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Ontario won’t fund French-language university despite Ottawa support





Shawn Jeffords, The Canadian Press

Published Monday, January 14, 2019 5:33PM EST

Last Updated Monday, January 14, 2019 5:42PM EST

TORONTO — Ontario will not reverse the cancellation of a proposed French-language university despite a federal commitment to extend funding for a team working on the project, the provincial government said Monday.

Merrilee Fullerton, the minister of training, colleges and universities, said the Progressive Conservative government was not in a financial position to support the Universite de l’Ontario francais project at this time.

“As a result, the Ministry of Training, Colleges and Universities will not provide further funding to support the development of the new university while the initiative is on pause,” she said, adding that the working group could access private and public funding from other entities.

Fullerton’s comments came after Federal Minister of Tourism, Official Languages and La Francophonie Melanie Joly informed the Ontario government that Ottawa had provided 1.9 million in funding to a team developing the school called the Francophone Knowledge and Innovation Hub. The provincial funding for the hub and its staff was to expire on January 15.

“This project is greatly supported by the community, and enjoys support across the country,” Joly said in a letter Sunday to Ontario’s Francophone Affairs Minister Caroline Mulroney. “I am concerned about the impact of this decision on the vitality of the Franco-Ontarian community.”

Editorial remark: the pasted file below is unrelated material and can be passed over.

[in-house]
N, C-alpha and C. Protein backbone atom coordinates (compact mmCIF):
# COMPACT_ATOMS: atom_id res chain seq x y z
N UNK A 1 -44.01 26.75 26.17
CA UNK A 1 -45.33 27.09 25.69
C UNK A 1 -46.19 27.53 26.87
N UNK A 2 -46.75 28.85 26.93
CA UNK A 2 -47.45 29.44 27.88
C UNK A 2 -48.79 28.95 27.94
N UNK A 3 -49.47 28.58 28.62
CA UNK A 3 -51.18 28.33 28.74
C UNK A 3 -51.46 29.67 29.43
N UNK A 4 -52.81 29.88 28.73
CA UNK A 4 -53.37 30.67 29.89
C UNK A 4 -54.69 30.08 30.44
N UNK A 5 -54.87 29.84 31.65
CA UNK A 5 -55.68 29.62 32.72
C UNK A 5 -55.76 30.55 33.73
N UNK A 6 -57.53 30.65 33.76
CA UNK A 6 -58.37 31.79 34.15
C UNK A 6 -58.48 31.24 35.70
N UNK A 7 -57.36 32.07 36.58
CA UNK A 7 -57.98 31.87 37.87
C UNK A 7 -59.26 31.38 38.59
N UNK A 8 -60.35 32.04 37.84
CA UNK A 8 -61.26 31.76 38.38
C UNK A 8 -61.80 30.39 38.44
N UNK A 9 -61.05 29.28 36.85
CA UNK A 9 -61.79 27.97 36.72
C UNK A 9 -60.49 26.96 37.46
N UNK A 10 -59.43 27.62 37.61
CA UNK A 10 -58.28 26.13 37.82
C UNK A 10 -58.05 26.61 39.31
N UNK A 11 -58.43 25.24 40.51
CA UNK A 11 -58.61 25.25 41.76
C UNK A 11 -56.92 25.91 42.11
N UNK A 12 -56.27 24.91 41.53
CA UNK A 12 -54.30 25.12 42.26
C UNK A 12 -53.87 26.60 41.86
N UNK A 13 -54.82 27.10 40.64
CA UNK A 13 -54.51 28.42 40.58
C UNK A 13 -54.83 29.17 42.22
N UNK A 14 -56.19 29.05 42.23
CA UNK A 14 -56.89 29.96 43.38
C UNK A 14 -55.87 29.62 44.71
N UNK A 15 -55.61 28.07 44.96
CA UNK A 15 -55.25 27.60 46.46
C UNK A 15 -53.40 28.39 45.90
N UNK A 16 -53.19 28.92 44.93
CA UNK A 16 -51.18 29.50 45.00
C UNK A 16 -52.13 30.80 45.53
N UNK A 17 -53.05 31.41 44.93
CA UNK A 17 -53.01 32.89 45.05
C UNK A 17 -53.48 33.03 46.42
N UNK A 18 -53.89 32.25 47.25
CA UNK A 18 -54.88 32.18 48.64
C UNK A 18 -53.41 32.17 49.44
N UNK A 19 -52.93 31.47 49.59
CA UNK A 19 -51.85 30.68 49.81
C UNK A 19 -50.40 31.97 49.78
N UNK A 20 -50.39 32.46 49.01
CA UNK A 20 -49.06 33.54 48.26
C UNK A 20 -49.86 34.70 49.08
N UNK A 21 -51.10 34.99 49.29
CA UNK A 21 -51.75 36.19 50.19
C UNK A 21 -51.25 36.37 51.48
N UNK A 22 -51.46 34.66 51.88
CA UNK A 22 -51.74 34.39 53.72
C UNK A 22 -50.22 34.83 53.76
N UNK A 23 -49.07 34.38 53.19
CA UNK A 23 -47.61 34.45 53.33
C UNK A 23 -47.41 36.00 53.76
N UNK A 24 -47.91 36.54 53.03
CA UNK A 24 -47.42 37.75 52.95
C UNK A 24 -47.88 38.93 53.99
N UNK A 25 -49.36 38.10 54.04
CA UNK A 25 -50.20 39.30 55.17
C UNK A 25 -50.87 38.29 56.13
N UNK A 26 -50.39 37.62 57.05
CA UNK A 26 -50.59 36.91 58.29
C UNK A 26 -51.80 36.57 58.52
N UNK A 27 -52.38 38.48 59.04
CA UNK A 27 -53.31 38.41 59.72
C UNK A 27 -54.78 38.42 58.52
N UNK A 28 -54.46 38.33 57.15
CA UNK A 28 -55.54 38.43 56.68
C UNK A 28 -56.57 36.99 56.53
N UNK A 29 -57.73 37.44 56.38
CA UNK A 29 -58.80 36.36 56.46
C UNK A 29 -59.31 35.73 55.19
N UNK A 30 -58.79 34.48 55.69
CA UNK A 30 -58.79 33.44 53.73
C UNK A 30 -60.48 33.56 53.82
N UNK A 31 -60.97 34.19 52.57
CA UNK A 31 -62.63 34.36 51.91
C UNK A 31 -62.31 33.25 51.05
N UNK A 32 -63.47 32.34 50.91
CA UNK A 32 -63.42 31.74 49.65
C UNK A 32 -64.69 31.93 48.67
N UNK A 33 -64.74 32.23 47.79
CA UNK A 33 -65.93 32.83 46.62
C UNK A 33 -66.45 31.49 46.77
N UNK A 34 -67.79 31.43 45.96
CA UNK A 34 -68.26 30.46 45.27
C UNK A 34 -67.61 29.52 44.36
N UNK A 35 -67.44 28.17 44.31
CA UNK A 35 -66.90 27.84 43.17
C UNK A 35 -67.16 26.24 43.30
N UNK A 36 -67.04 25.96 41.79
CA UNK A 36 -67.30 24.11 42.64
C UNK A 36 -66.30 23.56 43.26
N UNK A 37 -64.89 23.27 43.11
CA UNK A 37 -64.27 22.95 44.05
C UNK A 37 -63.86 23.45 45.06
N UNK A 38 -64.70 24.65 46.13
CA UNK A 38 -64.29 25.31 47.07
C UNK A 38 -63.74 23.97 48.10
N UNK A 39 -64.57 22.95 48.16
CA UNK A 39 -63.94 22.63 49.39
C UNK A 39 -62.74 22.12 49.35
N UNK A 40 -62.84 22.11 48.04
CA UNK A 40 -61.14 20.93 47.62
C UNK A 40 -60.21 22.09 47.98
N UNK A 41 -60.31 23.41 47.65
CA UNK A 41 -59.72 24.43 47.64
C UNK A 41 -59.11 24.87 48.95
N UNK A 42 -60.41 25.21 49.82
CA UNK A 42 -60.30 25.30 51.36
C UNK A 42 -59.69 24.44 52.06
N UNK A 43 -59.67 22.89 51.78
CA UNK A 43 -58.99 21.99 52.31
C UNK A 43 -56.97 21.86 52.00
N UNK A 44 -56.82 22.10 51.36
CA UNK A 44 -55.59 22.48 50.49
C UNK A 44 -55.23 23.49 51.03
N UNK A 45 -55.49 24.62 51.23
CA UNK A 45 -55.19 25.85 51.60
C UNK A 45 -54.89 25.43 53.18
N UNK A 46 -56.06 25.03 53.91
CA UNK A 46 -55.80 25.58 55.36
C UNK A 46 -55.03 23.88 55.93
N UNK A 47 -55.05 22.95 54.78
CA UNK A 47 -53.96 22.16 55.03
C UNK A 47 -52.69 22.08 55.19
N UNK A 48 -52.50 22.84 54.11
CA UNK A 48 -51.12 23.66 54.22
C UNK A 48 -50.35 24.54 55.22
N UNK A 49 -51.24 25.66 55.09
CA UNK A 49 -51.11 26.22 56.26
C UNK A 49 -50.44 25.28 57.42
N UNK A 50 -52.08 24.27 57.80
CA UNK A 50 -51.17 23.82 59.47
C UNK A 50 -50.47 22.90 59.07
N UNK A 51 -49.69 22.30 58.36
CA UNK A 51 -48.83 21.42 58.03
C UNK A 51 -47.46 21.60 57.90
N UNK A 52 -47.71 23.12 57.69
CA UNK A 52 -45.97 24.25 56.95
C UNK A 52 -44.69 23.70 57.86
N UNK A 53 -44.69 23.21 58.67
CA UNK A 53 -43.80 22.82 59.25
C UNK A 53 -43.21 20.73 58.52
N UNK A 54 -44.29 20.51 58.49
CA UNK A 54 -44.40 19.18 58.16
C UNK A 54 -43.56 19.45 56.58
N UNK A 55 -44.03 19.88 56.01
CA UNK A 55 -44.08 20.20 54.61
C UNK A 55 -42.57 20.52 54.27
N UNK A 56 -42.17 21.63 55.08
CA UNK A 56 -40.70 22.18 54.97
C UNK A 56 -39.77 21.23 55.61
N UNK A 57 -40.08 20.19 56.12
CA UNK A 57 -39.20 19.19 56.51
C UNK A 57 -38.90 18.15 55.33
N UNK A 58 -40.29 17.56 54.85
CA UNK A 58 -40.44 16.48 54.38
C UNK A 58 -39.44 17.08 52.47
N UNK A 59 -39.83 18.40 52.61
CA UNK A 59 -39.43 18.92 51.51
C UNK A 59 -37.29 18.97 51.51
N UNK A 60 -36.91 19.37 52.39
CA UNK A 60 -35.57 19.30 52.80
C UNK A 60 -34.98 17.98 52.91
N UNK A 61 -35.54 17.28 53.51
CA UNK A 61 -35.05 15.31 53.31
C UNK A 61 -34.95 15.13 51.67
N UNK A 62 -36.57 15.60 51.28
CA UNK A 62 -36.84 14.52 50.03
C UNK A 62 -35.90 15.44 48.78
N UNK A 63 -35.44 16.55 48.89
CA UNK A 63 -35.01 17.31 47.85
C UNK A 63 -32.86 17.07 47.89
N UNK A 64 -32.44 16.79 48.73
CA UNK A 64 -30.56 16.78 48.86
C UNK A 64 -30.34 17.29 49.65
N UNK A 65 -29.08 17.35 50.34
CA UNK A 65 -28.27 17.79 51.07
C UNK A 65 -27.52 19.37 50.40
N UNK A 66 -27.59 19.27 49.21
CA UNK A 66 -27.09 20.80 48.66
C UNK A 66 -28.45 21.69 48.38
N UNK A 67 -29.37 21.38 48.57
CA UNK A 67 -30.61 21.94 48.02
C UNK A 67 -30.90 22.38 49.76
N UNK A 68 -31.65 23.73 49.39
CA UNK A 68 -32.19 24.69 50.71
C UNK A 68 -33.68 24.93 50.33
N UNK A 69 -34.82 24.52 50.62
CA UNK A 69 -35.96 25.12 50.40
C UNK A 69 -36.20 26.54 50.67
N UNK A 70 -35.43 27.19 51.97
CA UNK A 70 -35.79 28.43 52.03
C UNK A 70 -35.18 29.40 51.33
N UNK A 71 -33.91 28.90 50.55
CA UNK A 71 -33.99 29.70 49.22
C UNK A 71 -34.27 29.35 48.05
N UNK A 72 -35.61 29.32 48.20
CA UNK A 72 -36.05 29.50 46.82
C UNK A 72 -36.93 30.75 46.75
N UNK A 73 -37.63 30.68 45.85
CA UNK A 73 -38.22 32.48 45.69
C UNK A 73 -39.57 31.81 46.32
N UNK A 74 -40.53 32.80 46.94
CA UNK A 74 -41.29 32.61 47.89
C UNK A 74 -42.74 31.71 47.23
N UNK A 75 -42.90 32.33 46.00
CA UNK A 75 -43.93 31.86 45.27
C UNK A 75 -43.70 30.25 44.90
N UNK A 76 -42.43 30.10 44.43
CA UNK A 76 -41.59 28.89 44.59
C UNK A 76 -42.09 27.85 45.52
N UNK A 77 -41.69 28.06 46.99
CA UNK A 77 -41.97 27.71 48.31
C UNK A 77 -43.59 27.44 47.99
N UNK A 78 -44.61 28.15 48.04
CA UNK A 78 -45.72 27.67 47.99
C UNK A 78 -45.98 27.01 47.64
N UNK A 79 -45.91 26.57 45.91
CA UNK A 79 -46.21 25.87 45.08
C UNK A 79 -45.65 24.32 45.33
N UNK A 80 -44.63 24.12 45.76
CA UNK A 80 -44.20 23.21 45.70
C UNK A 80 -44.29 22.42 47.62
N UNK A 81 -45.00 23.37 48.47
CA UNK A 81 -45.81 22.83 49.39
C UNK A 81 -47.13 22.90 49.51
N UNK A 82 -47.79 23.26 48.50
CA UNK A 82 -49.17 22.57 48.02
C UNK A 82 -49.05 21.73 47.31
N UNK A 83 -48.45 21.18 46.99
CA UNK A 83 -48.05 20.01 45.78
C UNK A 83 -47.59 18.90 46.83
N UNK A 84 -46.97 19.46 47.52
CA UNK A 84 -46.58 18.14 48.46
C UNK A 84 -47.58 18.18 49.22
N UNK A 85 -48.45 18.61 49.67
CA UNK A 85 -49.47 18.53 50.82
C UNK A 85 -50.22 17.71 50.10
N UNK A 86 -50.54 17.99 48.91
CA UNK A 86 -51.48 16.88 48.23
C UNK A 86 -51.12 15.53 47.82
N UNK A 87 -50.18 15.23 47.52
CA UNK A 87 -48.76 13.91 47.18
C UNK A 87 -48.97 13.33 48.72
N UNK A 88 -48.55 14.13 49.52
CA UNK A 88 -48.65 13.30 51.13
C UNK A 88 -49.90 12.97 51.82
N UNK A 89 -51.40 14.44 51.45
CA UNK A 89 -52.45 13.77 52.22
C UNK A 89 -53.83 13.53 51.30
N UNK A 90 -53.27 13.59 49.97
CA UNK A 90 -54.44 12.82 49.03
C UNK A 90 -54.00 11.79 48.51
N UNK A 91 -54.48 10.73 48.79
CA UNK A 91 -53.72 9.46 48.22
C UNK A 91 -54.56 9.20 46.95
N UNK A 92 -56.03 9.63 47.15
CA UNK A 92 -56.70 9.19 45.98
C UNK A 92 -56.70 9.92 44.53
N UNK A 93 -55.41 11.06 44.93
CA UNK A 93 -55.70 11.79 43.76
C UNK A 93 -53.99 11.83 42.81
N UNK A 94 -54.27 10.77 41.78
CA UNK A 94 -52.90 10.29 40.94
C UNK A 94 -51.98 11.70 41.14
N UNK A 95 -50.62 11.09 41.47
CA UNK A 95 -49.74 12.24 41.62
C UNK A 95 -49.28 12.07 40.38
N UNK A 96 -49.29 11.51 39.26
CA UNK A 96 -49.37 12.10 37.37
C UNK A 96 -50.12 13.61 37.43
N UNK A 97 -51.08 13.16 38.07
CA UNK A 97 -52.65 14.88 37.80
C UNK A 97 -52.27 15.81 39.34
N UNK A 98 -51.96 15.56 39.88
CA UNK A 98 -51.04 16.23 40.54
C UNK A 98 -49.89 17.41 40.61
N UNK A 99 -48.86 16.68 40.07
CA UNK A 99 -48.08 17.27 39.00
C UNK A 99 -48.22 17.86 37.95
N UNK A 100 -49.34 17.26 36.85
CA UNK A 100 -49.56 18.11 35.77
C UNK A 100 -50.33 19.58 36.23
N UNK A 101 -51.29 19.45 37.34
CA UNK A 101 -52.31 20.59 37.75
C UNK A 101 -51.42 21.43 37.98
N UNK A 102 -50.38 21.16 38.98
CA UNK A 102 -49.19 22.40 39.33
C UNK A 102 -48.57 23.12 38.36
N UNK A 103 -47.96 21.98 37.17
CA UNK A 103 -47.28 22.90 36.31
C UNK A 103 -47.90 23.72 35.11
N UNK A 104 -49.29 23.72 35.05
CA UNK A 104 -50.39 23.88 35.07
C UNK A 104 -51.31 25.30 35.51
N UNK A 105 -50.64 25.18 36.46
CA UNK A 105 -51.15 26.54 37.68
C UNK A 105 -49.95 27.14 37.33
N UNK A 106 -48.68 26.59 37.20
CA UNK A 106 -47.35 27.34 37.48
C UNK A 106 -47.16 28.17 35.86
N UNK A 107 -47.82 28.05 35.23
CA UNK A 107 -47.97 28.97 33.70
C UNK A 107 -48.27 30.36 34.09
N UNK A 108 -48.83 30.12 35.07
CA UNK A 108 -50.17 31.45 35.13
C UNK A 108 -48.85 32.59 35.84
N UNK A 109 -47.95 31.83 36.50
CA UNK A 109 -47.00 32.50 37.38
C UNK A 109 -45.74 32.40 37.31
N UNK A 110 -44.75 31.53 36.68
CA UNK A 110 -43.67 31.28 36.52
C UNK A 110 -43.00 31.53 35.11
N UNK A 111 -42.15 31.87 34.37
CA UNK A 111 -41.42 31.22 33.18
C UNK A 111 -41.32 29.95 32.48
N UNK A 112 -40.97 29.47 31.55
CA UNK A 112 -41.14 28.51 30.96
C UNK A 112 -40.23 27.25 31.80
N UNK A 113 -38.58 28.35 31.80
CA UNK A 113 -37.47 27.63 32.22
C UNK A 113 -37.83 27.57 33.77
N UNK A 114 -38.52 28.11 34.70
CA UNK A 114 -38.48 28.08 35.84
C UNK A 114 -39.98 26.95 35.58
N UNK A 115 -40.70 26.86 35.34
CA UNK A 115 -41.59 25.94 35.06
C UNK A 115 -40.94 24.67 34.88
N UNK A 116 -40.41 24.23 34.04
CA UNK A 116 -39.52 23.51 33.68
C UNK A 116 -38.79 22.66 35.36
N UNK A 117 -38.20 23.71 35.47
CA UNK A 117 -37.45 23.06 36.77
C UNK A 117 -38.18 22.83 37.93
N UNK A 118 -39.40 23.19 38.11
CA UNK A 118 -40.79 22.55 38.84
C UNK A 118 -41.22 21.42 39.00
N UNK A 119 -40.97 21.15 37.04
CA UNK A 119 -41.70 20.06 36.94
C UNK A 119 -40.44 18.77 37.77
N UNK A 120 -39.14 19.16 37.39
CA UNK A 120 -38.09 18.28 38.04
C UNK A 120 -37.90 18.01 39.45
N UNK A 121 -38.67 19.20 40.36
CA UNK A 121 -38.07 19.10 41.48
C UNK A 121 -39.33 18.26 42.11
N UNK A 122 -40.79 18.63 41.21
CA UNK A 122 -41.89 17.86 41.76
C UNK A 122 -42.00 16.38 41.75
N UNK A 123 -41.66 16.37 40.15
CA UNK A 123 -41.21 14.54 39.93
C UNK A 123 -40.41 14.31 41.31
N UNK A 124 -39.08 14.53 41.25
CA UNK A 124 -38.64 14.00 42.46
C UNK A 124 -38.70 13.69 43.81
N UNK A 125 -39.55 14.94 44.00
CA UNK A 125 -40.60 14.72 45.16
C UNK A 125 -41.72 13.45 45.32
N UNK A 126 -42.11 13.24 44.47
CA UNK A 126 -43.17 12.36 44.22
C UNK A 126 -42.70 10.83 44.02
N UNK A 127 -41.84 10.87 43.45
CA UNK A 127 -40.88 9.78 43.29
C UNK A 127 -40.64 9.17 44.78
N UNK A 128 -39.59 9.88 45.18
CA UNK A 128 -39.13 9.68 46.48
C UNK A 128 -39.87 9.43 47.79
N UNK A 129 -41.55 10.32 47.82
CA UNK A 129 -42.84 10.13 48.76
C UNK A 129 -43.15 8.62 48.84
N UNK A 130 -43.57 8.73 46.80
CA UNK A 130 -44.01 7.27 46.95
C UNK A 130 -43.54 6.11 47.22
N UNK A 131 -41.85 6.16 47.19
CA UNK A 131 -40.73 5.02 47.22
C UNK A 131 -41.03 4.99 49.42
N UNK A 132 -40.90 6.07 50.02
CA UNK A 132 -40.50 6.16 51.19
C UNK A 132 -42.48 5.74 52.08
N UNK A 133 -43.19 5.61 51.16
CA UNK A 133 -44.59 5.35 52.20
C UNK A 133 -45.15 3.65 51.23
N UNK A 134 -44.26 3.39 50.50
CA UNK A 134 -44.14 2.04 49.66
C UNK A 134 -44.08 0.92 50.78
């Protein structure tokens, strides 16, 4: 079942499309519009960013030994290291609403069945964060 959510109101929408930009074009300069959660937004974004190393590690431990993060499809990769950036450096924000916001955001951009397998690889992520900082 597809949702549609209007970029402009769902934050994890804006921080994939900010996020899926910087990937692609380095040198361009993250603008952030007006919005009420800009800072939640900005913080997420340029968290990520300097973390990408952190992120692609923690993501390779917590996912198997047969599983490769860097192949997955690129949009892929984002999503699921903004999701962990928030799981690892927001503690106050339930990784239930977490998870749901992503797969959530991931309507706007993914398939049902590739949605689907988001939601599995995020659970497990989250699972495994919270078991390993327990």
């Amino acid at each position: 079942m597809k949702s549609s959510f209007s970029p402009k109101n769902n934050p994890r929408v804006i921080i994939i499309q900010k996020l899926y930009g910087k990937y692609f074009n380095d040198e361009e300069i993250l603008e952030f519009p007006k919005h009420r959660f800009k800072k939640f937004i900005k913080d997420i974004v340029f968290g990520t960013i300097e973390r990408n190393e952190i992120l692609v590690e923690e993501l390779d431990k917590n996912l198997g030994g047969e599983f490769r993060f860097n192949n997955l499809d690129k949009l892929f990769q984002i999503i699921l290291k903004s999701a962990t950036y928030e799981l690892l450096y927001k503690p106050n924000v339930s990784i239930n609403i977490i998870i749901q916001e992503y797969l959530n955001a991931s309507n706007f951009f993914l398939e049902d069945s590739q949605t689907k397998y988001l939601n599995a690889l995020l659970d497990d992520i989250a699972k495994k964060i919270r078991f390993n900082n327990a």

Plans for the school were announced by the previous Liberal government in 2017, but the Tories scrapped the project in November as part of their effort to balance the books. It would have been the first French-only university in the province, which is home to 600,000 francophones, and was set to be located in southwestern Ontario.

The move sparked outrage and protests amongst Franco-Ontarians and prompted Progressive Conservative legislator Amanda Simard to leave the party caucus and sit as an independent.

Normand Labrie, interim president the Universite de l’Ontario francais, said the federal money will give the hub a year to secure additional funding to continue development of the school.

“We’re very relieved because otherwise we would have had to let the staff go,” he said. “It would have been a loss to stop the activity at this point and it would have been hard to start all over again if the government decides the pause is over.”

Joly said the federal government’s Action Plan for Official Languages 2018-2023 could provide funding for the French-language university, but that would be conditional upon the province applying for it and committing to at least 50 per cent of the total costs.

“Let us be clear, the responsibility to carry out this project lies with the Government of Ontario,” Joly said.

Fullerton said that by providing cash to the hub, the federal government is acknowledging its under-funding of francophones in Ontario.